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Effects of Ocrelizumab on B-cell Tolerance Defect in Relapsing Multiple Sclerosis

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ClinicalTrials.gov Identifier: NCT04261790
Recruitment Status : Recruiting
First Posted : February 10, 2020
Last Update Posted : September 25, 2020
Sponsor:
Collaborator:
Genentech, Inc.
Information provided by (Responsible Party):
Johns Hopkins University

Brief Summary:

B-cells have an important role in the pathogenesis of multiple sclerosis (MS). Ocrelizumab, a medication that targets B-cells have been found to be highly effective in stopping the disease activity in relapsing-remitting MS.

The efficacy of ocrelizumab might be related to the specific pattern of B-cell tolerance defect in patients with MS and the potential of its normalization with treatment with ocrelizumab. By analyzing the reactivity of recombinant antibodies expressed from single B-cells, the investigators' collaborators have demonstrated that the pattern of B-cell tolerance defect is different in people with MS who only display an impaired removal of developing autoreactive B-cells in the periphery while central B-cell tolerance in the bone marrow is functional in most patients. In contrast, patients with rheumatoid arthritis (RA), type-1 diabetes (T1D) or Sjögren's syndrome (SS) show defective central and peripheral B-cell tolerance checkpoints. As a consequence, while anti-B-cell therapy does not correct defective early B-cell tolerance checkpoints in T1D and only temporarily slows down autoimmune processes before newly generated autoreactive B-cells likely induce patient relapse, the investigators postulate that the efficacy of ocrelizumab in MS may be linked to normal central B-cell tolerance and the production of a normal B-cell and T-cell compartment after ocrelizumab therapy.

In an open-label study, 10 patients with relapsing MS will be treated with two courses of ocrelizumab and will be followed clinically and radiologically for at least two and a half years. Assessment of T and B-cell phenotypes and function at baseline and 18-24 months post-B-cell depletion will be the primary outcome of the study.


Condition or disease Intervention/treatment Phase
Multiple Sclerosis, Relapsing-Remitting Drug: Ocrelizumab Phase 4

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Study Type : Interventional  (Clinical Trial)
Estimated Enrollment : 10 participants
Allocation: N/A
Intervention Model: Single Group Assignment
Masking: None (Open Label)
Primary Purpose: Treatment
Official Title: Evaluating the Effects of Ocrelizumab on B-cell Tolerance Defect in Relapsing Multiple Sclerosis
Actual Study Start Date : August 1, 2020
Estimated Primary Completion Date : September 1, 2023
Estimated Study Completion Date : March 1, 2024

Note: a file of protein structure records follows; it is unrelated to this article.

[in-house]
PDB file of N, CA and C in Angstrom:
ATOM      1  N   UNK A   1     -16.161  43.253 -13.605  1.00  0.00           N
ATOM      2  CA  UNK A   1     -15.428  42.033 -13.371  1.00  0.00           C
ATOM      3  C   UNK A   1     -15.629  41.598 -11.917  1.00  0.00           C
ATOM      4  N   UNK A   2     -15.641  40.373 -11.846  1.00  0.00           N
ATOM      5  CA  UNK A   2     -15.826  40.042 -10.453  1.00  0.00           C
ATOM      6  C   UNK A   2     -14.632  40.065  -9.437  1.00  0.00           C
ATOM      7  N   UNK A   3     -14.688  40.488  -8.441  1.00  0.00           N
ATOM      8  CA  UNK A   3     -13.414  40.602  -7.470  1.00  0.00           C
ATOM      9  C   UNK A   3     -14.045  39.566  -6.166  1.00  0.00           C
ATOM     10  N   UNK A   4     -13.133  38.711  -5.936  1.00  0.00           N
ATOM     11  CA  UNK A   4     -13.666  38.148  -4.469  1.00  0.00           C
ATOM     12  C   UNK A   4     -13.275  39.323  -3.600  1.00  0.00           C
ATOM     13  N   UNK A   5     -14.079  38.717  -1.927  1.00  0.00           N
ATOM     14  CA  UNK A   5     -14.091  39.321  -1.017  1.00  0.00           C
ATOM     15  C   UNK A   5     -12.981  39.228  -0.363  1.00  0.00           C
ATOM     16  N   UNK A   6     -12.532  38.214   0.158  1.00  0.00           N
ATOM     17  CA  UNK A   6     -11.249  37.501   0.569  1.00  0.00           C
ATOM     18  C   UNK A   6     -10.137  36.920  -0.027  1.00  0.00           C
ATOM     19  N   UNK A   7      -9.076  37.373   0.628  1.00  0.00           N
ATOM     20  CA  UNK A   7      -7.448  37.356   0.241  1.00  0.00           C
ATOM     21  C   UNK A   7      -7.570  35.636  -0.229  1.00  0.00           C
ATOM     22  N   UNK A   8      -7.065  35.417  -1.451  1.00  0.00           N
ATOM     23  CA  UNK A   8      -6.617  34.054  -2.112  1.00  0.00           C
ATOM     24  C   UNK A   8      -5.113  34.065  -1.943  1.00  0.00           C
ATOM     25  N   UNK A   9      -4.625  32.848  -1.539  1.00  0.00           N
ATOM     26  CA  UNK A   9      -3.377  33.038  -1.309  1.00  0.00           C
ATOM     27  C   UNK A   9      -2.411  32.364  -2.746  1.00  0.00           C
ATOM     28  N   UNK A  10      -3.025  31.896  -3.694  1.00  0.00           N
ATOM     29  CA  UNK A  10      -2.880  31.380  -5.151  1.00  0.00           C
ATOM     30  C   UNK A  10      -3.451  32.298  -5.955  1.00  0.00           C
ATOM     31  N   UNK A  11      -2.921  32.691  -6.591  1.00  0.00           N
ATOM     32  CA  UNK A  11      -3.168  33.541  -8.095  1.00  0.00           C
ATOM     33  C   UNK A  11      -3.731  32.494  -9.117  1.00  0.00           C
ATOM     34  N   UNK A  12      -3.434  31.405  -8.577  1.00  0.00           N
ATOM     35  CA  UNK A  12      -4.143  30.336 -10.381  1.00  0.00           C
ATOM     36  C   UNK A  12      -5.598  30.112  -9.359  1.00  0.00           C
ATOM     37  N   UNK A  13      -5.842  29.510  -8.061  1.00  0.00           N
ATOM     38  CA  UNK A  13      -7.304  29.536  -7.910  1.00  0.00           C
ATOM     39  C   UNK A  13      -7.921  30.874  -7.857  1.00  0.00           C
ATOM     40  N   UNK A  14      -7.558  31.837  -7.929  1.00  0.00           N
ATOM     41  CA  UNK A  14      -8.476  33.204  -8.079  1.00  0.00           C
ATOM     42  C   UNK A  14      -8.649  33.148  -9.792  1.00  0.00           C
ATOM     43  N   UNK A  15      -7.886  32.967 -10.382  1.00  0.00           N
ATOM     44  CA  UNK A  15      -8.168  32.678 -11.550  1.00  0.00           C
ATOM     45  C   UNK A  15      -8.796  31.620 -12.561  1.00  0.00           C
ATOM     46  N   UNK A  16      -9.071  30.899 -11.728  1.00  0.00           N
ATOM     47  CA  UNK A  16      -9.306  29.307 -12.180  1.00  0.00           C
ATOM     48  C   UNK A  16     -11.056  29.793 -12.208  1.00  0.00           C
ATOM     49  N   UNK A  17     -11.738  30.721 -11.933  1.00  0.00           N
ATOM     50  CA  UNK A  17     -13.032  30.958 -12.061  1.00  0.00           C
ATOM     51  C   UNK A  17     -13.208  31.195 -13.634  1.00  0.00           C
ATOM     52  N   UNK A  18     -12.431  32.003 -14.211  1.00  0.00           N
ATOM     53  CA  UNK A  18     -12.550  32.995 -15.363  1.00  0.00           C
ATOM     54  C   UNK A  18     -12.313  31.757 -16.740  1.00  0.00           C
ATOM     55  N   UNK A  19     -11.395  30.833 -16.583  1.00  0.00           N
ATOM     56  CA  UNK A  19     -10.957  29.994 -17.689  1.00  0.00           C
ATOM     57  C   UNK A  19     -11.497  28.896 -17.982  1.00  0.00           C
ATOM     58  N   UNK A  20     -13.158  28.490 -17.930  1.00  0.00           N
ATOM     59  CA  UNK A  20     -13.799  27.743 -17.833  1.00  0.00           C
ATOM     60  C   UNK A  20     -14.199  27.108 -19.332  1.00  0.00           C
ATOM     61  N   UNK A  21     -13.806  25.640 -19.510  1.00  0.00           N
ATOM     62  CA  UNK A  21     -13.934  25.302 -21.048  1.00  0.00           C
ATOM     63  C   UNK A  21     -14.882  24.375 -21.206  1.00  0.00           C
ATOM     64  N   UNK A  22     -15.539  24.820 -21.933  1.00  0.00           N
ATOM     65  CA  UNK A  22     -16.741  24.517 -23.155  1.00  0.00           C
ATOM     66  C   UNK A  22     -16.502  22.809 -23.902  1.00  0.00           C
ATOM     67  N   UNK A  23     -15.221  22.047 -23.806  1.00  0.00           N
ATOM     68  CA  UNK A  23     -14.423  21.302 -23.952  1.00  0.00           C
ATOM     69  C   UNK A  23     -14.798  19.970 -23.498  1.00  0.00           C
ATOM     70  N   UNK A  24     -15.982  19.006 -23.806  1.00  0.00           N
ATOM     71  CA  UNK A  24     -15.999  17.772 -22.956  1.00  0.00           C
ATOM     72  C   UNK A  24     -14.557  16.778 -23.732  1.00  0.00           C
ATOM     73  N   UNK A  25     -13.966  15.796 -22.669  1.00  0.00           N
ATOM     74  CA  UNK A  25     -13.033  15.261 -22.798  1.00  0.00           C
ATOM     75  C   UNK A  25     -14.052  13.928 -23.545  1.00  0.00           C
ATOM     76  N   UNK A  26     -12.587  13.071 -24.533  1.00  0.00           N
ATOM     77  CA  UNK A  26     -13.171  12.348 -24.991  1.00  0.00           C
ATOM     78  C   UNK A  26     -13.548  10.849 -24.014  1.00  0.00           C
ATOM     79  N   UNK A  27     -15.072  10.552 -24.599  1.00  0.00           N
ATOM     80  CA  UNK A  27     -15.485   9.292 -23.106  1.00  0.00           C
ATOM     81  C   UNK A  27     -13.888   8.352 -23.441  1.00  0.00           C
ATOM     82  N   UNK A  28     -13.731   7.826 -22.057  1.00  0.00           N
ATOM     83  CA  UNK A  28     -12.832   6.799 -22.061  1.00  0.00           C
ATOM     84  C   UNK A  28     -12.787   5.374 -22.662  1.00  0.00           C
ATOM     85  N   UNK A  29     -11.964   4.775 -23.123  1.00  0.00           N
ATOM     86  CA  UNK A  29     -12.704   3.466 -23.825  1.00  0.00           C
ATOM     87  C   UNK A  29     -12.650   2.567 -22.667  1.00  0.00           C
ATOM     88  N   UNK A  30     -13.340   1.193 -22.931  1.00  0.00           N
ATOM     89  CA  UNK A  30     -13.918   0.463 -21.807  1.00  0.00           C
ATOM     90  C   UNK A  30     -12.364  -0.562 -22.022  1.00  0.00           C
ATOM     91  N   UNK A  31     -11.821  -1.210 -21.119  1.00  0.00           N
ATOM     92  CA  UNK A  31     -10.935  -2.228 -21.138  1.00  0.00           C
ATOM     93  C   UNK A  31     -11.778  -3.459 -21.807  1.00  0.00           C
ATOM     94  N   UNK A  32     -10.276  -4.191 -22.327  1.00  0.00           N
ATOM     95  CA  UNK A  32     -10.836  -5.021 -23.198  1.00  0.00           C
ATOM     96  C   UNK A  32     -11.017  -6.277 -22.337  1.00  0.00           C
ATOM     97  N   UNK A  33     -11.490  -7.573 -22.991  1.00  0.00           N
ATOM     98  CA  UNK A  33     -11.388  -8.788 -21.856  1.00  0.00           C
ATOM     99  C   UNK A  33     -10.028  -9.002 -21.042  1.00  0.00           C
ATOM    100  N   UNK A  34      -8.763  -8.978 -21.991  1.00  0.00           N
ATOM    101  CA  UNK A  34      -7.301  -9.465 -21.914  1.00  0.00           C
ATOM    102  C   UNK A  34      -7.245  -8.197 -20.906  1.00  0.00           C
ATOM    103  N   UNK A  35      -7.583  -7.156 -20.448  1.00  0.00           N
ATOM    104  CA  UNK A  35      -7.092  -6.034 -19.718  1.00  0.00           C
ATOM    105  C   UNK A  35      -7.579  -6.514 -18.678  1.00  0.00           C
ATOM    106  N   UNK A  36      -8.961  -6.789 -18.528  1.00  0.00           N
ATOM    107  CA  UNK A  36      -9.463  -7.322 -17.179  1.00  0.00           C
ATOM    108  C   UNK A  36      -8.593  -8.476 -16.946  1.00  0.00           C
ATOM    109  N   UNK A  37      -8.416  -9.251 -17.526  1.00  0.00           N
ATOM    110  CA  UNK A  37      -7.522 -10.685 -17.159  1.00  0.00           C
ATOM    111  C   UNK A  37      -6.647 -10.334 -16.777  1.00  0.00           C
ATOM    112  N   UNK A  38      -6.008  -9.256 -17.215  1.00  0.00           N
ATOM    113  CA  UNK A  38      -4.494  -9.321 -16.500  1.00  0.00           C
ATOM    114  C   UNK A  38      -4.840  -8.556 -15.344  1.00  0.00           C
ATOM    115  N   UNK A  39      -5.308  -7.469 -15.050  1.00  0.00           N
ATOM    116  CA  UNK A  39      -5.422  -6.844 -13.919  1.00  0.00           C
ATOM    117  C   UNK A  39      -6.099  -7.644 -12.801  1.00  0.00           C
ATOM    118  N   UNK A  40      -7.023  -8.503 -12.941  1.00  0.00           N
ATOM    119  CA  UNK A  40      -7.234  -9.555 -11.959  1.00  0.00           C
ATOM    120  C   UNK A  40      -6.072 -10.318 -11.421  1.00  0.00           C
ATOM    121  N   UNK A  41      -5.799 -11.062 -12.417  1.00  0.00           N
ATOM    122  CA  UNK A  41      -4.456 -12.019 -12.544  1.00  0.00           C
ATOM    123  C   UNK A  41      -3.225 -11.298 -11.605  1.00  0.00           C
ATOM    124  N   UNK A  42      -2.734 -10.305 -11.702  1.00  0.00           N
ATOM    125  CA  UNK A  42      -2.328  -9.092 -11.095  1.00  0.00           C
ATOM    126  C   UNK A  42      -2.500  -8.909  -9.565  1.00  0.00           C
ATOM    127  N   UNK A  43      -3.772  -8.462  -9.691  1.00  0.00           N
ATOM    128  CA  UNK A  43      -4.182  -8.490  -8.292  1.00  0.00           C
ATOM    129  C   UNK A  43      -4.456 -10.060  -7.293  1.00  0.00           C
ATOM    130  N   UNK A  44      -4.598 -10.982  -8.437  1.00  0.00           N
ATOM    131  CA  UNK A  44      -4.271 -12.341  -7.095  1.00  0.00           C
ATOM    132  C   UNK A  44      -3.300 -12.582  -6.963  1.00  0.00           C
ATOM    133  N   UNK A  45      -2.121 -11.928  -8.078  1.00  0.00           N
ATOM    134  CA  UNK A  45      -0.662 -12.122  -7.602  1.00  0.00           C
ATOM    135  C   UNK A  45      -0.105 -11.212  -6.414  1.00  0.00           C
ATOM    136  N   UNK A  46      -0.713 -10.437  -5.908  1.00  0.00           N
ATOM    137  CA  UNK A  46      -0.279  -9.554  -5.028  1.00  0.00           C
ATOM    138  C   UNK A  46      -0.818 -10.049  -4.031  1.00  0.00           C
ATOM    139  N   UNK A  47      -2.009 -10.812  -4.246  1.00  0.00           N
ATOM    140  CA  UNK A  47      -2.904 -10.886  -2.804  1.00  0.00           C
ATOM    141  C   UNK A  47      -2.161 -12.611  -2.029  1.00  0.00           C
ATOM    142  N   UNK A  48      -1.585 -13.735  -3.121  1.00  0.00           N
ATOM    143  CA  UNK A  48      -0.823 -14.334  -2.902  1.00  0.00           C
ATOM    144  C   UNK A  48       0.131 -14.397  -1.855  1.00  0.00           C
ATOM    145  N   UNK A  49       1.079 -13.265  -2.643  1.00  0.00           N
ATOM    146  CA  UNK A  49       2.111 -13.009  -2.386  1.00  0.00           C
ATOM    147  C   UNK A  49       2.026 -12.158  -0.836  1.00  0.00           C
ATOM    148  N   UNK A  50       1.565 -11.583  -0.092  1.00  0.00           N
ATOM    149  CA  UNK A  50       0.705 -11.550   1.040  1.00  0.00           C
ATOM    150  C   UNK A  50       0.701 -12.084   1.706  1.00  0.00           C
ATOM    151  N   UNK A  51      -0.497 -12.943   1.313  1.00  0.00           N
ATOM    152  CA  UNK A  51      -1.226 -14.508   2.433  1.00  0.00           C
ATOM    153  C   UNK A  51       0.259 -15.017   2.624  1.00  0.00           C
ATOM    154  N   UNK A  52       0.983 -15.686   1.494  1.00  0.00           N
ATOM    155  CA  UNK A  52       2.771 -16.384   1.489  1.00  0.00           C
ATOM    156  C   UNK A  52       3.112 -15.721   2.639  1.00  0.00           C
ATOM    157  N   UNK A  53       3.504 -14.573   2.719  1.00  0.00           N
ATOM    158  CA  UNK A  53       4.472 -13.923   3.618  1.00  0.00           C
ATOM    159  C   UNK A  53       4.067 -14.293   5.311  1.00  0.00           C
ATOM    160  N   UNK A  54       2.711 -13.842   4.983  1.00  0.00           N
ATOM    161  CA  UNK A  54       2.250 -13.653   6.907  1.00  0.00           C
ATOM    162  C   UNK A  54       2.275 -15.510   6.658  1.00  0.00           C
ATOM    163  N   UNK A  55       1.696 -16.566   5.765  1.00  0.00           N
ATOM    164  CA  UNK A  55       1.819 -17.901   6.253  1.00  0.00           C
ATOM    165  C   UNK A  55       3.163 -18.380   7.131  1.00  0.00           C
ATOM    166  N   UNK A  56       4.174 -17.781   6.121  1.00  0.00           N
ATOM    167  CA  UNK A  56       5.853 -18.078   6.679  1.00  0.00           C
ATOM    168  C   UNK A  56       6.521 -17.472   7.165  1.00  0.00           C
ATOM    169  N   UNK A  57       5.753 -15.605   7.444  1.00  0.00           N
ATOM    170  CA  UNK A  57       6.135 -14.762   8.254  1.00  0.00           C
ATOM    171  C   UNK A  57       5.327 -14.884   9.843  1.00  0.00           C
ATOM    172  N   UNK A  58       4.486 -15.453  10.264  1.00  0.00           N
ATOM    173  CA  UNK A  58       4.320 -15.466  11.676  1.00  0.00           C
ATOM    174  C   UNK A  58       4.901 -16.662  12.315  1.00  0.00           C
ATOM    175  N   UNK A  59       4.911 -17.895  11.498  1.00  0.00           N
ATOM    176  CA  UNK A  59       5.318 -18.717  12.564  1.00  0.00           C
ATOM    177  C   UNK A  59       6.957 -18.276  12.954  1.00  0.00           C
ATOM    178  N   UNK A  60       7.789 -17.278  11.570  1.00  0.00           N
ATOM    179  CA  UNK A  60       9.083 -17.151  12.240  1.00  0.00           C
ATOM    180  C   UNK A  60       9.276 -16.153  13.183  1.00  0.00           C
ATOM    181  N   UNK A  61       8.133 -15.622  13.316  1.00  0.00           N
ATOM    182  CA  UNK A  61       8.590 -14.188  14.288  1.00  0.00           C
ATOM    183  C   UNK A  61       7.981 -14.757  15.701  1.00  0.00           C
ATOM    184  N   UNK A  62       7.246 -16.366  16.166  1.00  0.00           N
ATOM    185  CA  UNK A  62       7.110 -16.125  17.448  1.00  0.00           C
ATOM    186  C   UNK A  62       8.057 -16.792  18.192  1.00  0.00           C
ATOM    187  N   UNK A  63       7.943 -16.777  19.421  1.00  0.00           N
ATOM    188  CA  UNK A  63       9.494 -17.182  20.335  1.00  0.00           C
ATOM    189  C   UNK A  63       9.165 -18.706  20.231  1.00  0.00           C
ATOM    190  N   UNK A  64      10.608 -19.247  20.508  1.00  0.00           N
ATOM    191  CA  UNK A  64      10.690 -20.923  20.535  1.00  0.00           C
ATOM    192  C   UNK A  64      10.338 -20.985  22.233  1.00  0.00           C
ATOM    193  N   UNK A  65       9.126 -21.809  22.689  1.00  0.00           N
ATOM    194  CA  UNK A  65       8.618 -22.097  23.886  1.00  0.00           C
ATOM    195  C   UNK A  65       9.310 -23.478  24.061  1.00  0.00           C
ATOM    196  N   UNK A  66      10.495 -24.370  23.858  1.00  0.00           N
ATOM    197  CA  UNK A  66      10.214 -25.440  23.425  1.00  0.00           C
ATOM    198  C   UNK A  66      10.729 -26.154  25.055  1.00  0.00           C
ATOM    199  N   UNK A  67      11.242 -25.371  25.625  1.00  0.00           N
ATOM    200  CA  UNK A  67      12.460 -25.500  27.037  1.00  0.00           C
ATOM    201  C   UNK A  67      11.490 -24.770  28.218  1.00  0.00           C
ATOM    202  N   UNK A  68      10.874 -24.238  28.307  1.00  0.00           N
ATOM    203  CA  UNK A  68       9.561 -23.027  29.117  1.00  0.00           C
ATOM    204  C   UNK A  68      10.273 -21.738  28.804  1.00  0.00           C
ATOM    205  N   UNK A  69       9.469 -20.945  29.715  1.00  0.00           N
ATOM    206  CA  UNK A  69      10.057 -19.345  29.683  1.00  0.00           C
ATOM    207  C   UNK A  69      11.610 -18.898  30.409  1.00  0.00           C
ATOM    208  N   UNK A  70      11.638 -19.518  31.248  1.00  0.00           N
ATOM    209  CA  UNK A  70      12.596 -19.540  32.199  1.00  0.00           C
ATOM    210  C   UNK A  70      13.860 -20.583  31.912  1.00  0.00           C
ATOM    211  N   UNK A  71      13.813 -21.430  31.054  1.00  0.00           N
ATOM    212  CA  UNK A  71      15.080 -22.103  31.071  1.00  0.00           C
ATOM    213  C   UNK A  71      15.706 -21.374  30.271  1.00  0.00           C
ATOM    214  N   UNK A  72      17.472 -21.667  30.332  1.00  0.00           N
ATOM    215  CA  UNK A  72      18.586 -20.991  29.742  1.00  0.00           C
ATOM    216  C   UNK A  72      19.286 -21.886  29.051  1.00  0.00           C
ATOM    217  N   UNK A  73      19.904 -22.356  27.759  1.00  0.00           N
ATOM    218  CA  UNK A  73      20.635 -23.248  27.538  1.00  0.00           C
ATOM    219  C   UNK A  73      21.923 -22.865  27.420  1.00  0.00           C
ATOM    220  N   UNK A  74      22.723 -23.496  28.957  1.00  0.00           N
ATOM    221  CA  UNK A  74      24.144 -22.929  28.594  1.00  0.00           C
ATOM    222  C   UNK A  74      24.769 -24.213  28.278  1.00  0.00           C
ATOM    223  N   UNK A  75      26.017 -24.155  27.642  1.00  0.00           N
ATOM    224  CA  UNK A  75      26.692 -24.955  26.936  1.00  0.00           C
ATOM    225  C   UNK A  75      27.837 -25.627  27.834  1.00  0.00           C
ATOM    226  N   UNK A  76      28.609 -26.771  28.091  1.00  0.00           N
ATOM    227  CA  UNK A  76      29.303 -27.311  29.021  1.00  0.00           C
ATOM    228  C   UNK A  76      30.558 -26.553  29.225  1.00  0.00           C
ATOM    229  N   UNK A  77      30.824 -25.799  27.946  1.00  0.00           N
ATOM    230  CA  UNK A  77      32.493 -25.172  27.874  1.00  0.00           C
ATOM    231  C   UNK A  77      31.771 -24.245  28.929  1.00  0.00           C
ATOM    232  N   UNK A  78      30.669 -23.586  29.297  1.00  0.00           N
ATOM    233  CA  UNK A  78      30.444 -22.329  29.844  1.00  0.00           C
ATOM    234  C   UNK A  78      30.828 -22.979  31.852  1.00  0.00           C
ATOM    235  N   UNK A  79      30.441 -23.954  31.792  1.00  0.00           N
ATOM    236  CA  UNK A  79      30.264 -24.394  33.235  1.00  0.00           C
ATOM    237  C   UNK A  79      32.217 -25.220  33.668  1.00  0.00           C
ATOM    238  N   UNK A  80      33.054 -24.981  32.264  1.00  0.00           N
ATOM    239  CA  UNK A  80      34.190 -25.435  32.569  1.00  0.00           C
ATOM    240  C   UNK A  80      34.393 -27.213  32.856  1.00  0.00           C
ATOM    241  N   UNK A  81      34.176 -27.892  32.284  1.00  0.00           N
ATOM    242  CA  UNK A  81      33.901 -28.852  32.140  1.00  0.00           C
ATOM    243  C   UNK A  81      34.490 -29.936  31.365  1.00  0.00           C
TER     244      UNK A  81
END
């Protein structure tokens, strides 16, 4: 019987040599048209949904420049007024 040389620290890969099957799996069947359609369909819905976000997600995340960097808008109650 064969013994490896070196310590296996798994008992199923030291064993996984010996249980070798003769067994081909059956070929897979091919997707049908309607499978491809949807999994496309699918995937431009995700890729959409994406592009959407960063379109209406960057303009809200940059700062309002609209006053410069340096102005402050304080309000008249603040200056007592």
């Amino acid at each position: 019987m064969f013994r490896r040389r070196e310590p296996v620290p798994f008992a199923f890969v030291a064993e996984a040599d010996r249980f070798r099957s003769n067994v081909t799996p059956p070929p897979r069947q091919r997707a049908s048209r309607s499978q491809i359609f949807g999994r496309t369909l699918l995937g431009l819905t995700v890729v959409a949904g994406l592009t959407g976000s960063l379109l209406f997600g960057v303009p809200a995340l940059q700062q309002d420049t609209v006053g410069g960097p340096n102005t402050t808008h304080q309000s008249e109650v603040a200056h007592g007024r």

Resource links provided by the National Library of Medicine

Drug Information available for: Ocrelizumab

Arm Intervention/treatment
Ocrelizumab
Patients will be treated with two courses of ocrelizumab (Ocrevus) for one year and then will stop the medication and will be monitored for the return of the disease activity. Those who experience the return of the disease activity can go back on the medication.
Drug: Ocrelizumab
Patients will be treated with two courses of ocrelizumab (Ocrevus) 600mg/course, for one year and then will stop the medication and will be monitored for the return of the disease activity. Those who experience the return of the disease activity can go back on the medication.
Other Name: Ocrevus




Primary Outcome Measures :
  1. Change in peripheral B-cell tolerance checkpoints in people with MS before and after ocrelizumab therapy. [ Time Frame: Baseline and 18-24 months ]
    By assessing the antibodies produced by isolated B-cells, changes in the frequencies (percentage) of polyreactive, and anti-nuclear clones of new emigrant/transitional and mature naive B-cells will be determined.

  2. Change in B-cell subpopulations [ Time Frame: Baseline and 18-24 months ]
    Change in the frequency (percentage) of different B-cell subpopulation (assessed by flow cytometry) before and after treatment with ocrelizumab.

  3. Change in frequency of T-cell phenotypes [ Time Frame: Baseline and 18-24 months ]
    Change in the frequency (percentage) of different T-cells subpopulation (assessed by flow cytometry) before and after treatment with ocrelizumab.

  4. Change in the production of pro inflammatory cytokines produced by activated T-cells [ Time Frame: Baseline and 18-24 months ]
    Pro inflammatory cytokines, produced by Tregs and other T cell subsets after activating peripheral blood mononucleated cell with phorbol-12-myristate-13-acetate (PMA) and ionomycin will be measured by enzyme-linked immunosorbent assay.

  5. Change in the production of anti-inflammatory cytokines produced by activated T-cells [ Time Frame: Baseline and 18-24 months ]